Do you remember the murder knife?
The most famous weapon in Dragon Age: Origins couldn’t be found in your inventory. It only came out in cutscenes: a plain blade the hero drew whenever you decided to kill someone mid-conversation. Players called it the murder knife.
The murder knife wasn’t an item, really, but an idea. Using it felt more rude than violent: it cut short the decorous back-and-forth speech of the RPG, which is a sort of spell itself. There was no need to stab the game’s wide-eyed monks and merchants and sick dogs. (That’s why it was funny.) But that option was the devil on your shoulder, a temptation that threw other choices into sharper relief. It was the kind of wild possibility you could find growing everywhere in Origins.
The Murder Knife is finally an item in Dragon Age: Inquisition, but it’s no longer an idea. It’s a museum piece, a reference collected in a quest included as a wink to fans in the know. The new game is steady, workmanlike entertainment. But it’s forgotten the sense of transgression, of true surprise, that the first game cultivated. That’s what the knife used to mean.
The physical spaces of Inquisition are vast. The game gives you 10 potted wildernesses to explore, starting with an amble over the rocky Hinterlands, where you can watch the wind riffle treetops and listen to birds nattering above you and feel pretty legitimately outdoors. Later you’ll run up to the enormous white breakers at the Storm Coast and feel like you’ve stepped into an earnest seaside landscape hanging over a bed somewhere. Trevor Morris’ score, which blusters over the game’s main action, is beautifully subdued when you’re out taking a walk.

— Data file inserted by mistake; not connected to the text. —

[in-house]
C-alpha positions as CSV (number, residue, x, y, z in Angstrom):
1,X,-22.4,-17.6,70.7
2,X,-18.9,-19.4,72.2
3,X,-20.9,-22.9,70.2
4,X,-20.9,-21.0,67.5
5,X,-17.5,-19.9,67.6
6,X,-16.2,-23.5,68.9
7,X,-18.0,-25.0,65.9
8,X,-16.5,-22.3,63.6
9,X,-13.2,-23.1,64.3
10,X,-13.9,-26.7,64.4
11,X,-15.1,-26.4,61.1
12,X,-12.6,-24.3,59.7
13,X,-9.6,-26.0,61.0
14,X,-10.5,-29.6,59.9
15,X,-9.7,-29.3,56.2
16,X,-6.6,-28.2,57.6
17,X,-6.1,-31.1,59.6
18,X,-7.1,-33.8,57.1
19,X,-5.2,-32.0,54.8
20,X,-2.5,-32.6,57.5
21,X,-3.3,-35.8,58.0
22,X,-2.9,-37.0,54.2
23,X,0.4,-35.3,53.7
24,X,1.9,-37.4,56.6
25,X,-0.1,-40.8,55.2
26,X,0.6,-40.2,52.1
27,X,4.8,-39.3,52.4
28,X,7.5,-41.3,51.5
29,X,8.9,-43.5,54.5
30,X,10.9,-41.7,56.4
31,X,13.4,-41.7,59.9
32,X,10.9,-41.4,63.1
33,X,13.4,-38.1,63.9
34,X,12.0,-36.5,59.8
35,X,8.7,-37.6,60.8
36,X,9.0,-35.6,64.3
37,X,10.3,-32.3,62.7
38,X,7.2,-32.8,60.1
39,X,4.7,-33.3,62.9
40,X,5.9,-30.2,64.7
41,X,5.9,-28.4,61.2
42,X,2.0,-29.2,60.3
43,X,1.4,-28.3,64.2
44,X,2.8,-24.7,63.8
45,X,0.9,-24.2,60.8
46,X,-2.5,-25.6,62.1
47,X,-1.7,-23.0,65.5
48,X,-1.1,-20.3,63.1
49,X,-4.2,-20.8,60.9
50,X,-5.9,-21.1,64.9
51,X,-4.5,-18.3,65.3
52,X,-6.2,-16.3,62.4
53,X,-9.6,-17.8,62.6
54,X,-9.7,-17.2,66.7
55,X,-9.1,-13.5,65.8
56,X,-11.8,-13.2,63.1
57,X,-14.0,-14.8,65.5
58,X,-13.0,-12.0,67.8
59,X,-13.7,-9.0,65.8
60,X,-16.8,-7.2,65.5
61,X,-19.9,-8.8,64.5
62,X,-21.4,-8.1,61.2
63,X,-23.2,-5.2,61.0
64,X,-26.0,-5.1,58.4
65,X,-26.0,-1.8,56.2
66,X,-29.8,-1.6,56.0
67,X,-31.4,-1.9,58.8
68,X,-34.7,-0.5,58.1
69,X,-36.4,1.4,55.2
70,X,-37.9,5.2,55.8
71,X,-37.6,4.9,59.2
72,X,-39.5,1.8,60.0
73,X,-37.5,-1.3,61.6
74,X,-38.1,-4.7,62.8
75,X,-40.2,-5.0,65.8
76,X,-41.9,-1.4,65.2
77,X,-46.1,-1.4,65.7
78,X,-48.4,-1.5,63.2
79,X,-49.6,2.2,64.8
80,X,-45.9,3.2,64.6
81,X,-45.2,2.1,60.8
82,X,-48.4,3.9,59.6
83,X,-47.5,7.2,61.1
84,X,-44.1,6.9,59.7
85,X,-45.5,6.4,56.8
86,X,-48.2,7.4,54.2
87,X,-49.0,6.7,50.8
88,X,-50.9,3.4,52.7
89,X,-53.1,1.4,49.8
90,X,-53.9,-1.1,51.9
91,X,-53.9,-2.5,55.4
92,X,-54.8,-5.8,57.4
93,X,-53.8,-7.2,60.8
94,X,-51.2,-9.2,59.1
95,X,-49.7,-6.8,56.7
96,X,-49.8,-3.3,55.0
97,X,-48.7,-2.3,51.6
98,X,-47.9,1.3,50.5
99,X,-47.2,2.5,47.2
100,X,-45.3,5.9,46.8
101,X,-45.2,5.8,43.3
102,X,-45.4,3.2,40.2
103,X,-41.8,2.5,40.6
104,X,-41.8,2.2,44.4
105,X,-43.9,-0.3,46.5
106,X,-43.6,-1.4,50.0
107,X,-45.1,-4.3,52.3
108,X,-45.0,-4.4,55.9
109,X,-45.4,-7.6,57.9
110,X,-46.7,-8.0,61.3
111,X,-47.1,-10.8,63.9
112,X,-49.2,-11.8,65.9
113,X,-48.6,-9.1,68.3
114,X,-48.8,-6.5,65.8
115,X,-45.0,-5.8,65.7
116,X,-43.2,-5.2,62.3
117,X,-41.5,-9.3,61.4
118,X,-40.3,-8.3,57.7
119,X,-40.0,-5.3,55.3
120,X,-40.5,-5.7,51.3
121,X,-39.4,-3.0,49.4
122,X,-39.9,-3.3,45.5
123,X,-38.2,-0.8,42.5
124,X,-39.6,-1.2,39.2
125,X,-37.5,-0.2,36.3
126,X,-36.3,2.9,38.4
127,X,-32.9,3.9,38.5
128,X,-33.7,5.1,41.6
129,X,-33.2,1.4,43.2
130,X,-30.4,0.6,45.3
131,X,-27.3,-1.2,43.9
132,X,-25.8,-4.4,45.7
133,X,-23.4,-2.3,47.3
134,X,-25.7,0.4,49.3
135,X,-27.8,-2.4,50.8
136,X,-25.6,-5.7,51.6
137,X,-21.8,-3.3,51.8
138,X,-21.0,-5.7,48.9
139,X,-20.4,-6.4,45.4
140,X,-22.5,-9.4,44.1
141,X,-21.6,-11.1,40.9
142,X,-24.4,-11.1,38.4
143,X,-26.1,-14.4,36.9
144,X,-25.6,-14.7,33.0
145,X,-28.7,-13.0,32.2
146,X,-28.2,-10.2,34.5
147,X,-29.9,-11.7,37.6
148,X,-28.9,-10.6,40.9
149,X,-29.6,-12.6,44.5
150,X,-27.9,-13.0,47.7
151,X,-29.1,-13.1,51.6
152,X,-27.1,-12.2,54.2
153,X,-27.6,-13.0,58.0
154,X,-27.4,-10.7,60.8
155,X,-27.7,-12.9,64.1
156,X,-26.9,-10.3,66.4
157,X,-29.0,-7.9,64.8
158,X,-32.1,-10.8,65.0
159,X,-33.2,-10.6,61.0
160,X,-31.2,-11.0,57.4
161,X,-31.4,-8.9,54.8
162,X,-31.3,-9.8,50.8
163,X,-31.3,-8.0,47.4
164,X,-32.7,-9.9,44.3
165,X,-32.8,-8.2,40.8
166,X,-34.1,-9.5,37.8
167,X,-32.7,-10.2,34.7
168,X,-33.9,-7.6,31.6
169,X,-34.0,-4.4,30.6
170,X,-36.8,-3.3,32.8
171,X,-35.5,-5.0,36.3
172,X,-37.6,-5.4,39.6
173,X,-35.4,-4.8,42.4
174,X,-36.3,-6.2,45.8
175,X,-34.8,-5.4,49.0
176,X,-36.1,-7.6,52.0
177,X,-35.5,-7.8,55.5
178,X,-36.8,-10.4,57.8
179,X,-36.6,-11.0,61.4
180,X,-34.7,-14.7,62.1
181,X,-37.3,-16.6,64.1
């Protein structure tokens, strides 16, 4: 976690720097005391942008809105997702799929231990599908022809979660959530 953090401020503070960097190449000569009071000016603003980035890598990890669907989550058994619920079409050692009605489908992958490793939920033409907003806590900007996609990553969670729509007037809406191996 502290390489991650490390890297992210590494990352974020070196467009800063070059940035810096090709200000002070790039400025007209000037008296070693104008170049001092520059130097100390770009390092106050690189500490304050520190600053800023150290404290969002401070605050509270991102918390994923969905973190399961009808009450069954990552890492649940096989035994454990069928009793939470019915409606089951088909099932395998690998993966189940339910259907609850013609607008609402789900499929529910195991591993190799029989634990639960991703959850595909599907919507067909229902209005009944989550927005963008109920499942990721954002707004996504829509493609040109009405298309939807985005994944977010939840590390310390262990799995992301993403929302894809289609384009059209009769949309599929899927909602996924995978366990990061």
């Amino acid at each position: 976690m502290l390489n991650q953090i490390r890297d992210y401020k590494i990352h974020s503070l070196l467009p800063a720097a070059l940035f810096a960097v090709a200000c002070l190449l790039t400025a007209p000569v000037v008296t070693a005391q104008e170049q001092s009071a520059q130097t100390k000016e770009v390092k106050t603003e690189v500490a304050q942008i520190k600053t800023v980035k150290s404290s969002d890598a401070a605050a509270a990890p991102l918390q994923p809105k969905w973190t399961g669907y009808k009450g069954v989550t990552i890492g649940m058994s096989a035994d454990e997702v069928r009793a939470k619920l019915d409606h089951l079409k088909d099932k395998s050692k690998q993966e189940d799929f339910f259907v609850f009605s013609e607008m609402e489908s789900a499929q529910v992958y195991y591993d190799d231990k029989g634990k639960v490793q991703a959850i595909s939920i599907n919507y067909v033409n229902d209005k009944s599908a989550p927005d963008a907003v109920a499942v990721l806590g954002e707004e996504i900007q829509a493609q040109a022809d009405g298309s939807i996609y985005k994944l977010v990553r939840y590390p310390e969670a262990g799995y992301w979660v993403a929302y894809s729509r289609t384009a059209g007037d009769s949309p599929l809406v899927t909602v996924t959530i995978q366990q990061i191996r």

On the edges of the quest preserves you can stumble into charming economy-size dungeons: the flash-frozen halls of the Still Ruins, the haunted ballroom of the Chateau d’Onterre, the dwarven tunnels of Valammar. Take a look outside and you’ll usually find a dragon flapping around the zone knocking over parapets or bowling through dead pines like a big clumsy jackass. Inquisition operates in a more traditional fantasy mode than its predecessors, and it’s suitably stuffed with dragons. They armor up, spit lightning and ice, spawn dragonlings, and spam a tail swing move with a bullshit huge hitbox. They’re immense.
But most of the time, when nothing’s breathing fire on you, exploring Inquisition feels like work. You never get lost in a place, because you’re setting quick-travel points every few paces. Your character strikes a smug figure as he plays explorer, planting Inquisition flags across territory that he must know already belongs to the monarchs of Ferelden and Orlais. But he’s following a path already marked out, and it’s the same meter-filling, death-by-a-thousand-icons world design that many larger studios have copied from each other, as if by retracing each other’s steps they could make all projects converge into exactly the same game.